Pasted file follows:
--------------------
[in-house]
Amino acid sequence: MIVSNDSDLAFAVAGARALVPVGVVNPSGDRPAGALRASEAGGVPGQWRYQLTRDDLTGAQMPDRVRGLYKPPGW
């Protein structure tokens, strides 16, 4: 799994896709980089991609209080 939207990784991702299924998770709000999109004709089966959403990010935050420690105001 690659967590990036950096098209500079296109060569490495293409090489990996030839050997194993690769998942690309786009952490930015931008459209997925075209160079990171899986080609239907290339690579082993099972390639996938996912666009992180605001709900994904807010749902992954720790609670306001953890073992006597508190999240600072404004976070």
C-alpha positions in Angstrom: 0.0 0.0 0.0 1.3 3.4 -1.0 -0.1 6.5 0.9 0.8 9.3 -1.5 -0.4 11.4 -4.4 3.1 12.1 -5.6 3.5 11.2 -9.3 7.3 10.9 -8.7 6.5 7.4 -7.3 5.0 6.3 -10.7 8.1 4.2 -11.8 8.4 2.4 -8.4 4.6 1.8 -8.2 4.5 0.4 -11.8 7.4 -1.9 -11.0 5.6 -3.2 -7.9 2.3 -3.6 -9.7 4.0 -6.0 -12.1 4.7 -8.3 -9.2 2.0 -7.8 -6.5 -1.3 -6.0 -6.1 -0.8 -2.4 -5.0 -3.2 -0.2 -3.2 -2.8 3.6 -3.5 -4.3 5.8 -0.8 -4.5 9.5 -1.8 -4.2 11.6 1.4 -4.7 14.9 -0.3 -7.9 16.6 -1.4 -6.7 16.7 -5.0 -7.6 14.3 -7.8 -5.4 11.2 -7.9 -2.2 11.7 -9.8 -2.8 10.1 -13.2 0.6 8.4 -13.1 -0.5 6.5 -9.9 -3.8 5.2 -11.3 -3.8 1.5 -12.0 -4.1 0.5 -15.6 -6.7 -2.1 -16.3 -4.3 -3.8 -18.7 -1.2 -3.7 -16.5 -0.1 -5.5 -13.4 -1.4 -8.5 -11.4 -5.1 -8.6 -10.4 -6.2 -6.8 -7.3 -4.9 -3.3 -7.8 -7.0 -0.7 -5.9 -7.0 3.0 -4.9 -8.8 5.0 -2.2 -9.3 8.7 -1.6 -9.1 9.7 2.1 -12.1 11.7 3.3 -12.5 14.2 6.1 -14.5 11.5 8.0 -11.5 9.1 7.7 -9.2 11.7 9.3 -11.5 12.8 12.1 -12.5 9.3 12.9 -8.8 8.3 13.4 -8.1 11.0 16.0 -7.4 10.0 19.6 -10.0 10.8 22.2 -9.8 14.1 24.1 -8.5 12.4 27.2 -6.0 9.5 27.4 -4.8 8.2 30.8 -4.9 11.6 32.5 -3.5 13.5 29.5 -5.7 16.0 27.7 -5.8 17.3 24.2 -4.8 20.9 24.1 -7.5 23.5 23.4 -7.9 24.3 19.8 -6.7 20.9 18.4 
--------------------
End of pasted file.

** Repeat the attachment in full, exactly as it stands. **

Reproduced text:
[in-house]
Amino acid sequence: MIVSNDSDLAFAVAGARALVPVGVVNPSGDRPAGALRASEAGGVPGQWRYQLTRDDLTGAQMPDRVRGLYKPPGW
């Protein structure tokens, strides 16, 4: 799994896709980089991609209080 939207990784991702299924998770709000999109004709089966959403990010935050420690105001 690659967590990036950096098209500079296109060569490495293409090489990996030839050997194993690769998942690309786009952490930015931008459209997925075209160079990171899986080609239907290339690579082993099972390639996938996912666009992180605001709900994904807010749902992954720790609670306001953890073992006597508190999240600072404004976070």
C-alpha positions in Angstrom: 0.0 0.0 0.0 1.3 3.4 -1.0 -0.1 6.5 0.9 0.8 9.3 -1.5 -0.4 11.4 -4.4 3.1 12.1 -5.6 3.5 11.2 -9.3 7.3 10.9 -8.7 6.5 7.4 -7.3 5.0 6.3 -10.7 8.1 4.2 -11.8 8.4 2.4 -8.4 4.6 1.8 -8.2 4.5 0.4 -11.8 7.4 -1.9 -11.0 5.6 -3.2 -7.9 2.3 -3.6 -9.7 4.0 -6.0 -12.1 4.7 -8.3 -9.2 2.0 -7.8 -6.5 -1.3 -6.0 -6.1 -0.8 -2.4 -5.0 -3.2 -0.2 -3.2 -2.8 3.6 -3.5 -4.3 5.8 -0.8 -4.5 9.5 -1.8 -4.2 11.6 1.4 -4.7 14.9 -0.3 -7.9 16.6 -1.4 -6.7 16.7 -5.0 -7.6 14.3 -7.8 -5.4 11.2 -7.9 -2.2 11.7 -9.8 -2.8 10.1 -13.2 0.6 8.4 -13.1 -0.5 6.5 -9.9 -3.8 5.2 -11.3 -3.8 1.5 -12.0 -4.1 0.5 -15.6 -6.7 -2.1 -16.3 -4.3 -3.8 -18.7 -1.2 -3.7 -16.5 -0.1 -5.5 -13.4 -1.4 -8.5 -11.4 -5.1 -8.6 -10.4 -6.2 -6.8 -7.3 -4.9 -3.3 -7.8 -7.0 -0.7 -5.9 -7.0 3.0 -4.9 -8.8 5.0 -2.2 -9.3 8.7 -1.6 -9.1 9.7 2.1 -12.1 11.7 3.3 -12.5 14.2 6.1 -14.5 11.5 8.0 -11.5 9.1 7.7 -9.2 11.7 9.3 -11.5 12.8 12.1 -12.5 9.3 12.9 -8.8 8.3 13.4 -8.1 11.0 16.0 -7.4 10.0 19.6 -10.0 10.8 22.2 -9.8 14.1 24.1 -8.5 12.4 27.2 -6.0 9.5 27.4 -4.8 8.2 30.8 -4.9 11.6 32.5 -3.5 13.5 29.5 -5.7 16.0 27.7 -5.8 17.3 24.2 -4.8 20.9 24.1 -7.5 23.5 23.4 -7.9 24.3 19.8 -6.7 20.9 18.4 